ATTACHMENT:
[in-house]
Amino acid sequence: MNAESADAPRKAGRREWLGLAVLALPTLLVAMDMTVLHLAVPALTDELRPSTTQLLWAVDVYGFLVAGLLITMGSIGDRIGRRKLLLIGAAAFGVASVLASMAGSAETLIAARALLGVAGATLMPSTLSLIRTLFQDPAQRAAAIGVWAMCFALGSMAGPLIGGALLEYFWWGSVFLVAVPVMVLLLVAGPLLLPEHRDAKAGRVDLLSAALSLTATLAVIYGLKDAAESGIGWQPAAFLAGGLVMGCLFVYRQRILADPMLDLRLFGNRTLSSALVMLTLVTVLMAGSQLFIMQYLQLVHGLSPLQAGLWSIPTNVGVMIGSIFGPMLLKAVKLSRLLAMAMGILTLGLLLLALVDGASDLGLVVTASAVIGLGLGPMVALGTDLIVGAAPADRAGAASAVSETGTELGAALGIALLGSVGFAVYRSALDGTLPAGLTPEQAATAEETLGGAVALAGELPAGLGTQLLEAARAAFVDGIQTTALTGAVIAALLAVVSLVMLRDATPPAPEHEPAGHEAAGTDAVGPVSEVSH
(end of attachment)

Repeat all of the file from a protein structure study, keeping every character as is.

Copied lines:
[in-house]
Amino acid sequence: MNAESADAPRKAGRREWLGLAVLALPTLLVAMDMTVLHLAVPALTDELRPSTTQLLWAVDVYGFLVAGLLITMGSIGDRIGRRKLLLIGAAAFGVASVLASMAGSAETLIAARALLGVAGATLMPSTLSLIRTLFQDPAQRAAAIGVWAMCFALGSMAGPLIGGALLEYFWWGSVFLVAVPVMVLLLVAGPLLLPEHRDAKAGRVDLLSAALSLTATLAVIYGLKDAAESGIGWQPAAFLAGGLVMGCLFVYRQRILADPMLDLRLFGNRTLSSALVMLTLVTVLMAGSQLFIMQYLQLVHGLSPLQAGLWSIPTNVGVMIGSIFGPMLLKAVKLSRLLAMAMGILTLGLLLLALVDGASDLGLVVTASAVIGLGLGPMVALGTDLIVGAAPADRAGAASAVSETGTELGAALGIALLGSVGFAVYRSALDGTLPAGLTPEQAATAEETLGGAVALAGELPAGLGTQLLEAARAAFVDGIQTTALTGAVIAALLAVVSLVMLRDATPPAPEHEPAGHEAAGTDAVGPVSEVSH